—Then we’ll look forward to playing the game. By the way, what do you like in particular about Spielberg?
His presence. You could say I’m not a fan of movies as much as I am of the director as a person. Even with Spielberg, when he makes a crappy movie it is seriously crappy. The movie *batteries not included that he helped produce was boring, too. But it’s amazing to take a single idea and turn it into an entire movie. To put it in game terms, it’s like using a disc system. Even if you make *batteries not included into a game, if you can rewrite it for 500 yen, that’s cheap, right? It’s kind of like doing that.
The question is what you’ll put on your plate.
—I’d like to turn the topic for a moment to the gaming system. The overworld map isn’t a birds-eye view like Dragon Warrior, for example, but a sort-of side view. Did you have a reason for that?
I thought I didn’t need to make it that way. Then the programming staff told me they had a good idea, but they hadn’t been able to pull it off in the past. So I asked them if they could do it. And they said they should be able to. So they did it. There were a lot of other ideas aside from the scenes when moving between cities, too, thanks to the teamwork of the staff.
—Is there an instant transportation in the game like Loula in Dragon Warrior?
Of course. That’s another good thing. Well, MOTHER doesn’t have magic, it has PSI, so it’s teleportation, naturally. It’s super fun.
—Are there neat graphics for that?
It’s not that static. I mean, teleportation is the sole part of the game that works like an action game.
—So you can fail to teleport?
Yeah. (laughs) If you try to fail, you can. But that’s the fun part. When you start powering up for it, you have more and more of a chance to use advanced techniques to play around with it. I really want to hurry up and show everyone. If I rate my satisfaction with how the teleportation idea turned out from one to 100, it’d get 100 points.
—We’re looking forward to it. Now one more thing. I wanted to ask you this more than anything, but there are a few robot enemies, right? Well, I don’t think that’s too strange considering it’s an alien attack, but in the first half of the game, the enemies aren’t monsters, but earthly things being controlled by aliens. Why don’t the aliens just pursue the attack themselves? That means the aliens would be featured as characters, but maybe the aliens wouldn’t have to land on the earth, and the hero could go off into space to fight instead. Just something I thought up.
That’s interesting. (laughs) But you’re really close. That was one option among a few ideas I’d thought up.
—If the story goes off into outer space, then judging from the title MOTHER, I’d be reminded of Spaceship Earth. Like moving the earth as a planet and chasing the aliens to their own planet.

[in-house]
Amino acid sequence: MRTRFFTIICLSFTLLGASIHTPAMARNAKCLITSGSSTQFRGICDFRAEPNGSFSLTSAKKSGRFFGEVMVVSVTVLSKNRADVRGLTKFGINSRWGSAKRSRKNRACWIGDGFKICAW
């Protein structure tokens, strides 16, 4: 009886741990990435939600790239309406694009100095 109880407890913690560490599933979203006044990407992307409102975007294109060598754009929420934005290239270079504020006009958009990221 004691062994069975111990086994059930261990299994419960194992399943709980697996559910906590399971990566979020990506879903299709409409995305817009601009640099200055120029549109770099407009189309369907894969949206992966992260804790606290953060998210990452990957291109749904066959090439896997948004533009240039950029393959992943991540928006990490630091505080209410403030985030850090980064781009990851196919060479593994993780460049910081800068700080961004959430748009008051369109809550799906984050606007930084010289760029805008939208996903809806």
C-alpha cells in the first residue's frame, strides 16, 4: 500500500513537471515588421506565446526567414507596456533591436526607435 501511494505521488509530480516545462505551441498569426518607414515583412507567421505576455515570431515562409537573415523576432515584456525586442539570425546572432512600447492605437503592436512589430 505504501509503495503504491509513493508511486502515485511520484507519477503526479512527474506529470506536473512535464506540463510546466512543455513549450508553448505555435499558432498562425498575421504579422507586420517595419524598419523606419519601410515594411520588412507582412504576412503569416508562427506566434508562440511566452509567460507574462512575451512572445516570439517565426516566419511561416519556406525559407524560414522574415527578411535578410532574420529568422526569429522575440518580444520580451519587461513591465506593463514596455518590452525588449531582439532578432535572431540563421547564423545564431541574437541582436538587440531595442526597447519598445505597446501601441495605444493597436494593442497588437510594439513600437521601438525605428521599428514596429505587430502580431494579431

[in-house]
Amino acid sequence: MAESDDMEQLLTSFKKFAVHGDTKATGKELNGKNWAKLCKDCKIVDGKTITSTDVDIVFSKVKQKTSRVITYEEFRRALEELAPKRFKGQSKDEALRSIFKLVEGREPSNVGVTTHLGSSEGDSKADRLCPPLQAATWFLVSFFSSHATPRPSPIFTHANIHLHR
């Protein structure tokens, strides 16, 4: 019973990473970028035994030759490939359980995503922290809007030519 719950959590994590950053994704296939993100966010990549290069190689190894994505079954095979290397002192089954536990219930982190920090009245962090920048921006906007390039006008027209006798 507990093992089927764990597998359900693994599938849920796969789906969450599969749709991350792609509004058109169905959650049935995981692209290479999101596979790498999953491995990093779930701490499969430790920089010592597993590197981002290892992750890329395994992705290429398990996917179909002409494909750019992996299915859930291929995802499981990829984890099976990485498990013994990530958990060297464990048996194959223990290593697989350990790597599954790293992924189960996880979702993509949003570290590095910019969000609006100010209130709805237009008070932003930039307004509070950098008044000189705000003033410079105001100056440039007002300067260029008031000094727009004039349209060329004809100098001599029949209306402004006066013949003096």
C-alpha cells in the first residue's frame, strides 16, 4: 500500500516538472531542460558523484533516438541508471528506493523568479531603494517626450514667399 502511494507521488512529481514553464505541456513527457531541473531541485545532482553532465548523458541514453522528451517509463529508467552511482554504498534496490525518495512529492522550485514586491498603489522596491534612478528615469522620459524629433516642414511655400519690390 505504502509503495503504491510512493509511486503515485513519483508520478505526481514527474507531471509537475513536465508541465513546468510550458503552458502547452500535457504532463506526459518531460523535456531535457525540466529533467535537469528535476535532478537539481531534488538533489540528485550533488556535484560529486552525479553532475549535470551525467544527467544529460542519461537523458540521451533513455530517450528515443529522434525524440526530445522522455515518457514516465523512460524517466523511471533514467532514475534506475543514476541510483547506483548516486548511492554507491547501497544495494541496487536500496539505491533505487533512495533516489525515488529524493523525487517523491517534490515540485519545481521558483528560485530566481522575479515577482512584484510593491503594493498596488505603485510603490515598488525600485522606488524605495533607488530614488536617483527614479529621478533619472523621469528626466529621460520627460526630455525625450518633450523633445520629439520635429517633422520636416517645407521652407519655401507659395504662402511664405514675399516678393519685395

That’s a plausible option. I’m not going to go that far this time, but maybe we can use that for part two. I’ve mulled a lot of things over, and that’s one of the ideas in my head. It just might come to be. Man, I’m so glad I can talk about this one. (laughs) It’s fun whether it turns out that way or not.
—Same here. I’m looking all the more forward to the game after being able to hear about it from you. I heard some acquaintances of yours talking about how it’s a total given that an RPG you make is going to have a really interesting scenario, and how the problem is how the logistics with the game system will work out.
Oh, man. You got me. Well, in my case, Miyamoto over at Nintendo helped out a great deal. He was uncertain for the longest time about making MOTHER into an RPG, but finally said one day, “Okay, Itoi, I get it. An RPG is the same thing as an action game anyway—just one extra form of media within the rest of Famicom media. The question is what you’re going to do with it.”
—Even Koichi Sugiyama said, “The framework of RPGs isn’t going anywhere.” http://en.wikipedia.org/wiki/Koichi_Sugiyama
Right. Good gaming systems come to be a classic!
Five years in without a mentor, this line of work is still “amazing,” Itoi says. “Even if I were to fail, it’s still possible to discuss what a good miss it was, right? I love worlds without sibling-in-laws. (laughs) It’s just that things can’t stay the way they are now. It’s not a suitable environment for young and talented people to make games. So that’s why I started the company APE. To provide an entryway for those people. APE’s name was also inspired by 2001: A Space Odyssey. Because I wanted to place computers below apes—humans, that is. Because homosapiens are so much greater than any machine. (laughs)